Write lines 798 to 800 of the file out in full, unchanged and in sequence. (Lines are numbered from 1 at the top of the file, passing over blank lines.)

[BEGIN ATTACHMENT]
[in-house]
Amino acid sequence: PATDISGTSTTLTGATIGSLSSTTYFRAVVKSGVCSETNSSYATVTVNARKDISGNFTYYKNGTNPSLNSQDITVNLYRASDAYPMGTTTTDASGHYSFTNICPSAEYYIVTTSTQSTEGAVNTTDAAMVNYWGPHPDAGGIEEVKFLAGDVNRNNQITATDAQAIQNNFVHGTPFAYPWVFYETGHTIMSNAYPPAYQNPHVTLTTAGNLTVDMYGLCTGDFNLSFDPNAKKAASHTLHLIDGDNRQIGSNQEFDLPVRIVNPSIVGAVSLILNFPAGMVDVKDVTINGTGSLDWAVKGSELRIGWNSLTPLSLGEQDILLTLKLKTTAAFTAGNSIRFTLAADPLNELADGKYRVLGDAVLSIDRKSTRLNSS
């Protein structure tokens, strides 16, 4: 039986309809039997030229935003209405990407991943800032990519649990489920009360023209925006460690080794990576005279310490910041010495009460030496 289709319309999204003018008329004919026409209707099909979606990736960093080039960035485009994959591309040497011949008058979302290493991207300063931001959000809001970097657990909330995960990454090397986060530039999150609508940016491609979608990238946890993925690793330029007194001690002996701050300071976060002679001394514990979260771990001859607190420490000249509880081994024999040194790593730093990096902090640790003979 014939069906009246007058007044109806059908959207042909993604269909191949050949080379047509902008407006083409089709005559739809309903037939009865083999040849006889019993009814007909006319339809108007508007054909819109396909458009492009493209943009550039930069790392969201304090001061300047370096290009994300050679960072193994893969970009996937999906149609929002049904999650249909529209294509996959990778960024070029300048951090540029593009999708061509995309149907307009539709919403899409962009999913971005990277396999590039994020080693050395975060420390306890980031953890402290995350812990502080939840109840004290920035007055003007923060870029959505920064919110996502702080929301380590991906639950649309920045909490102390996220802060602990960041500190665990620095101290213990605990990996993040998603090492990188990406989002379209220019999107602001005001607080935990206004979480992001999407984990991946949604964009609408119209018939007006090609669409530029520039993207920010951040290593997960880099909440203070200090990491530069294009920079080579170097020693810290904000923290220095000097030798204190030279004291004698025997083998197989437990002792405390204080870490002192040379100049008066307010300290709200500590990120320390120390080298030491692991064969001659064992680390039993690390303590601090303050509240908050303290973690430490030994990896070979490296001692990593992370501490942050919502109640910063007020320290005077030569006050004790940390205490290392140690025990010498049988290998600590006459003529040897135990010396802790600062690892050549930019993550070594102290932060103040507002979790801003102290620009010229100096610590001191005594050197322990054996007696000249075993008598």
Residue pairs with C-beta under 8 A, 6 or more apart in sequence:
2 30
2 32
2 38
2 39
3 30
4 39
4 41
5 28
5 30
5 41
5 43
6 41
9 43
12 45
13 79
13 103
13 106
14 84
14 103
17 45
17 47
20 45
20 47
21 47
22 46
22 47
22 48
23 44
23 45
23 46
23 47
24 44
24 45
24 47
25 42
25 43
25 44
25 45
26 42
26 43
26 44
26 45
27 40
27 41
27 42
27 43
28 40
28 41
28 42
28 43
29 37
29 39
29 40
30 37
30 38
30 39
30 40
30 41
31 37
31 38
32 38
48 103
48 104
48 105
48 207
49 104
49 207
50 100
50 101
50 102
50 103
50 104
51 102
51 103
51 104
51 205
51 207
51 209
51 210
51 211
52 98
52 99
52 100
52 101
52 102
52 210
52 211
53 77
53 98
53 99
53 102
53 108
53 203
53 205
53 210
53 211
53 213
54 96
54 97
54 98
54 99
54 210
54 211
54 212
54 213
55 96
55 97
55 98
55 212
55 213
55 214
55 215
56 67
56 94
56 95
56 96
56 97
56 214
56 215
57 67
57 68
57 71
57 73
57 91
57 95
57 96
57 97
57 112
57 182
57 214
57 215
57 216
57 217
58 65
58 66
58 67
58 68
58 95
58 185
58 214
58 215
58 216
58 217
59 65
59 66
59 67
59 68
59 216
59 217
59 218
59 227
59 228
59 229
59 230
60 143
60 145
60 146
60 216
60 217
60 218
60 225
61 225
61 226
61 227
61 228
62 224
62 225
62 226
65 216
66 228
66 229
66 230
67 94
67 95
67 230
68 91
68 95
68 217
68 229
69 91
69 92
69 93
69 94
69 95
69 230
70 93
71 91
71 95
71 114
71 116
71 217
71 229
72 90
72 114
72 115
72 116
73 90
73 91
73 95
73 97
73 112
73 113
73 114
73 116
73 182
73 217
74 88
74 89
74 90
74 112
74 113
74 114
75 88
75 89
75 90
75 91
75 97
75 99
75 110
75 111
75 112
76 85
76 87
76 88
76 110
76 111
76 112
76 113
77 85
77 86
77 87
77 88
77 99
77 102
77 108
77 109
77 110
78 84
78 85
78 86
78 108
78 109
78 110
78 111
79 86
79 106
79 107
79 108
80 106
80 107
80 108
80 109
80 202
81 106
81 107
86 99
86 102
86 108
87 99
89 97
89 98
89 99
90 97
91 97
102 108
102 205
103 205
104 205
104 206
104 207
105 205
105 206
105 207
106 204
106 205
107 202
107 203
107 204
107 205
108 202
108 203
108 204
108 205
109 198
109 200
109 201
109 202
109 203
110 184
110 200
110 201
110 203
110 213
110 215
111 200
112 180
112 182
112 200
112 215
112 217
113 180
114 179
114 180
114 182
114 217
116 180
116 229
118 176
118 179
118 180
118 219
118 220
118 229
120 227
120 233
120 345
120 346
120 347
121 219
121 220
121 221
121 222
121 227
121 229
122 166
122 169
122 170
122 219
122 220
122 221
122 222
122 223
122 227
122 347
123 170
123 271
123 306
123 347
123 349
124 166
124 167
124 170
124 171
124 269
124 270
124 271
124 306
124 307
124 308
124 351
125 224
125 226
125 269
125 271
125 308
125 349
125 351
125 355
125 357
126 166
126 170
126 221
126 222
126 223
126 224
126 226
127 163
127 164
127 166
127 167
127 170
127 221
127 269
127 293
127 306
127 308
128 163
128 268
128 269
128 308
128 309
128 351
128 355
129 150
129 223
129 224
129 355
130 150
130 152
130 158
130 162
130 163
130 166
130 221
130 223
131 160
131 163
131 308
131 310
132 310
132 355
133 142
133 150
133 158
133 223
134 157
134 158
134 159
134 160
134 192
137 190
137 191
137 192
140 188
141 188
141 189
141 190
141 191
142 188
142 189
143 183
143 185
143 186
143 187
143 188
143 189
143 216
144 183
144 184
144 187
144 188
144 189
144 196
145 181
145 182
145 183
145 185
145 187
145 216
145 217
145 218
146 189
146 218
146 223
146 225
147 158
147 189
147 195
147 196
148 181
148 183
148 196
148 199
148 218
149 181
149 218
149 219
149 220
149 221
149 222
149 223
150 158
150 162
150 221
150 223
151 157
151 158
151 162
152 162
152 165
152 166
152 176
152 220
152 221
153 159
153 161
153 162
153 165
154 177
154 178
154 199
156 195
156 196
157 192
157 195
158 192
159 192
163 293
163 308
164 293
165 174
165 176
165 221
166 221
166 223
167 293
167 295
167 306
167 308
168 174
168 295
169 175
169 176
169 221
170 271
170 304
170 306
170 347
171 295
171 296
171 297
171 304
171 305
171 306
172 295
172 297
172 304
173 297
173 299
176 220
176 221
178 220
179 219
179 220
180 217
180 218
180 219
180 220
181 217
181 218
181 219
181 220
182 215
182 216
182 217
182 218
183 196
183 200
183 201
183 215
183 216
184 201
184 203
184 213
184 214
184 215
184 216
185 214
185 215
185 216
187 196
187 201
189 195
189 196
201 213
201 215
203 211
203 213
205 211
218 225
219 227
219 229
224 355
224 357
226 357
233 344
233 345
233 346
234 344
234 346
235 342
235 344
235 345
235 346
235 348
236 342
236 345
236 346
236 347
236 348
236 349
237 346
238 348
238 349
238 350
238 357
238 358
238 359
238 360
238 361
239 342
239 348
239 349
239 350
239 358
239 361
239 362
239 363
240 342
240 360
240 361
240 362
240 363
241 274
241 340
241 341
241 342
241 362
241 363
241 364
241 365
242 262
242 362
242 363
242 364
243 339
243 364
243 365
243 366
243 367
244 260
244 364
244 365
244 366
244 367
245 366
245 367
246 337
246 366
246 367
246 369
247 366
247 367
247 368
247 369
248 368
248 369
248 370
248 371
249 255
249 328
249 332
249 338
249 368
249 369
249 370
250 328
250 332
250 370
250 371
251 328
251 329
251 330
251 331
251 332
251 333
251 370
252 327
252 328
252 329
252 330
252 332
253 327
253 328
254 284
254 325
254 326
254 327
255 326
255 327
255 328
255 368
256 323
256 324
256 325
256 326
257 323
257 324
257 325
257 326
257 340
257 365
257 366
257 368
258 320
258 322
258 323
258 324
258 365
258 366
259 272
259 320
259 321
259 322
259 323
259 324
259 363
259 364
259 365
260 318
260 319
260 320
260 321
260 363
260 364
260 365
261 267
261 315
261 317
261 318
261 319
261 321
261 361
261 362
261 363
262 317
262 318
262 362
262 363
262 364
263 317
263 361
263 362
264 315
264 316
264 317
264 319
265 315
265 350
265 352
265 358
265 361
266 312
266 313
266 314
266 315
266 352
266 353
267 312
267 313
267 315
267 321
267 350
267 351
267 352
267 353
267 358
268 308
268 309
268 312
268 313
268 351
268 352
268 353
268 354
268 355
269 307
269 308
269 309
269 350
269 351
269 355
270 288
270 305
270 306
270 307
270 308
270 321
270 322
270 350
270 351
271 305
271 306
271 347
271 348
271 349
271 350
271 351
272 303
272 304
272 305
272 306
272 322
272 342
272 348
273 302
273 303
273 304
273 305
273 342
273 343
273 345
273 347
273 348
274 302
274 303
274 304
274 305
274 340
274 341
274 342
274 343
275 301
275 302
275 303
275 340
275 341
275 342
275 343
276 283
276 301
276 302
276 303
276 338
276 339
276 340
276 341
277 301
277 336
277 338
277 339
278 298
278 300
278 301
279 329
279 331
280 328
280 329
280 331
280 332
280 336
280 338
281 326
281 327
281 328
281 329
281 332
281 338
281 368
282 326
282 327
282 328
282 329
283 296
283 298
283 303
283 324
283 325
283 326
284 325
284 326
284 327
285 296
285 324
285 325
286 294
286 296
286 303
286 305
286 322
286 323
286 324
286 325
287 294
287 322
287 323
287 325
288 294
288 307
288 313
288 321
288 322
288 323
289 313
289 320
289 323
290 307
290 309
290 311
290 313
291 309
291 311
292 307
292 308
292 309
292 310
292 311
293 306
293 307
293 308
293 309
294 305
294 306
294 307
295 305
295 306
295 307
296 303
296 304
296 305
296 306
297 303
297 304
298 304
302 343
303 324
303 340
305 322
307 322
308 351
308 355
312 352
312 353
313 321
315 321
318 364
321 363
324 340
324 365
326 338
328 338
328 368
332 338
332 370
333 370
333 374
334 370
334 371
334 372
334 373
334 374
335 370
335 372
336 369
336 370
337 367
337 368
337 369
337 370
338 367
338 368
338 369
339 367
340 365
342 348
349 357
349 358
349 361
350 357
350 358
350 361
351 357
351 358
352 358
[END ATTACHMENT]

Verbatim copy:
273 348
274 302
274 303